Where the judge at a criminal trial allowed the defendant's motion for a mistrial based on prosecutorial misconduct and thereafter allowed his motion to dismiss the complaint, this court, on appeal by the Commonwealth, remanded the case for further proceedings to determine whether dismissal was required on double jeopardy grounds under principles later established in Commonwealth v. Lam Hue To, 391 Mass. 301 (1984). 
COMPLAINT received and sworn to in the Boston Municipal Court Department on July 30, 1982.
On appeal to the jury session, motions for a mistrial and for dismissal of the complaint were heard by Glynn, J.
After review was sought in the Appeals Court, the Supreme Judicial Court ordered direct appellate review on its own initiative.
Michael J. Traft, Assistant District Attorney, for the Commonwealth.
John E. Riley of New Jersey (Robert L. Sheketoff with him) for the defendant.
HENNESSEY, C.J. The Commonwealth's appeal in this case brings before us the issue whether it was error for a judge of the Boston Municipal Court to dismiss a criminal complaint, on the motion of the defendant, after the judge had allowed the defendant's motion for a mistrial because of prosecutorial misconduct during the trial. We remand the case to the trial judge for further findings and rulings, in light of our holdings in Commonwealth v. Lam Hue To, 391 Mass. 301 (1984), which was decided on a date after the judge's rulings in the instant case.
The defendant was tried before a jury of six in the Boston Municipal Court on a complaint for unlawfully carrying a firearm. During the trial, the defendant moved for a mistrial based on the prosecutor's conduct. The trial judge allowed the case to proceed, stating that he would act on the motion after the case went to the jury. The jury returned a guilty verdict, and the defendant renewed his motion for mistrial. The motion was allowed. Subsequently, the defendant filed a motion to dismiss the complaint, which the judge allowed after hearings. The Commonwealth appealed to the Appeals Court, and we transferred the case to this court on our own motion.
We summarize the findings of the judge relative to the mistrial and the dismissal of the complaint. The defendant Murchison had been arrested with another defendant, one McElroy, and charged with violations of G. L. c. 269, Section 10 (a), for carrying a firearm without a license to do so. Both defendants waived their right to an initial jury trial. McElroy was found not guilty, and the defendant Murchison appealed for a trial de novo before a jury of six in the Boston Municipal Court.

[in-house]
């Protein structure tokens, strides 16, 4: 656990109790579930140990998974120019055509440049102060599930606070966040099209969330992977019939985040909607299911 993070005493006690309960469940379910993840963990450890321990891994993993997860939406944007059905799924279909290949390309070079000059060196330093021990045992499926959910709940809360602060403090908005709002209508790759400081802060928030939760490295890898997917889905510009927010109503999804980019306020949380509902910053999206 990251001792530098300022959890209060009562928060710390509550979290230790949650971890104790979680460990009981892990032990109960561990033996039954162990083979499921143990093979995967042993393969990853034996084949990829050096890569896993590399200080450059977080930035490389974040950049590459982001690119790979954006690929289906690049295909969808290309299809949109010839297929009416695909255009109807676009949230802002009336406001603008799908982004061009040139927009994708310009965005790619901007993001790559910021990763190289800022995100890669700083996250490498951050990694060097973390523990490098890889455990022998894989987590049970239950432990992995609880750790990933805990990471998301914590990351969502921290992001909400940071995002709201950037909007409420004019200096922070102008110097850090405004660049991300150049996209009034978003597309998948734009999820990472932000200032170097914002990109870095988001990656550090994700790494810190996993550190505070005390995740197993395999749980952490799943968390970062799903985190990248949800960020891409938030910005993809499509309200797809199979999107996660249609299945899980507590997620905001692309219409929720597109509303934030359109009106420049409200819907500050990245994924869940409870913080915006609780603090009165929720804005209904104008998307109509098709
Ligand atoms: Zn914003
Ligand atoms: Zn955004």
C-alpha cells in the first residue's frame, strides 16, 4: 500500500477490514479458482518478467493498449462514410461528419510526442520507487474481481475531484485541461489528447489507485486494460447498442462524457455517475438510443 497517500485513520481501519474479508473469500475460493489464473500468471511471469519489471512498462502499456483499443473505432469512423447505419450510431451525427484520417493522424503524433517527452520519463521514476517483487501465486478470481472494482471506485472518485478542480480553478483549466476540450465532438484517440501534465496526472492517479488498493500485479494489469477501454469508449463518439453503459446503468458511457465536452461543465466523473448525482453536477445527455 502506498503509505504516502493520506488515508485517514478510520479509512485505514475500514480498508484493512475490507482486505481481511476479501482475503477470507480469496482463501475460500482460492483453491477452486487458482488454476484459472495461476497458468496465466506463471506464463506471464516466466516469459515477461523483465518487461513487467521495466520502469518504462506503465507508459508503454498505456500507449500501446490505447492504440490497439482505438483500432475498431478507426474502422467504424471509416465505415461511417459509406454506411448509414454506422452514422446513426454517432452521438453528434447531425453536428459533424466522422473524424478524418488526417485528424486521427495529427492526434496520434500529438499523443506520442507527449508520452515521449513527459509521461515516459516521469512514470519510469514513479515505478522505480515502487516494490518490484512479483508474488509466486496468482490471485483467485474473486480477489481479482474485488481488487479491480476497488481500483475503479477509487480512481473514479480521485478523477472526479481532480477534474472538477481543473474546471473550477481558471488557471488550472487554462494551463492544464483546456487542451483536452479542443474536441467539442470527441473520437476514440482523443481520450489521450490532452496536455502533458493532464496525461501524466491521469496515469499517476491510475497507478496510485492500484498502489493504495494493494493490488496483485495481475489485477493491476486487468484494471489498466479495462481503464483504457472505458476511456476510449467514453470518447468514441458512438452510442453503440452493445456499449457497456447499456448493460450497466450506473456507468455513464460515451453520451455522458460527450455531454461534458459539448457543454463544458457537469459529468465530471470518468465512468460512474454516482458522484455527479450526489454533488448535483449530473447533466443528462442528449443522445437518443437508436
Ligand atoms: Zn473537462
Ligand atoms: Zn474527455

At the jury trial evidence was presented that the two men were seen on the night of July 30, 1982, walking on Back Street, Boston, which parallels Storrow Drive. A chain link fence separates a grassy area between Back Street and Storrow Drive. There was testimony that the two men jumped the fence and while approaching the area where the police were, the defendant Murchison was observed making a throwing gesture. The two police officers stopped the two men and one of the officers went to the area where the throwing gesture was made and found a firearm. Both defendants were arrested. During the jury trial there was reference to the other defendant, McElroy, and his conduct, both in direct and cross-examination. Inasmuch as there had been reference to McElroy, the judge allowed inquiry about McElroy but, at lengthy side bar conferences, instructed the prosecutor not to reveal the outcome of the bench trial of the defendant Murchison.
After inquiring of the witness (a police officer) as to the outcome of the McElroy case, the prosecutor asked the question, "[W]as McElroy tried with someone else?" The judge excluded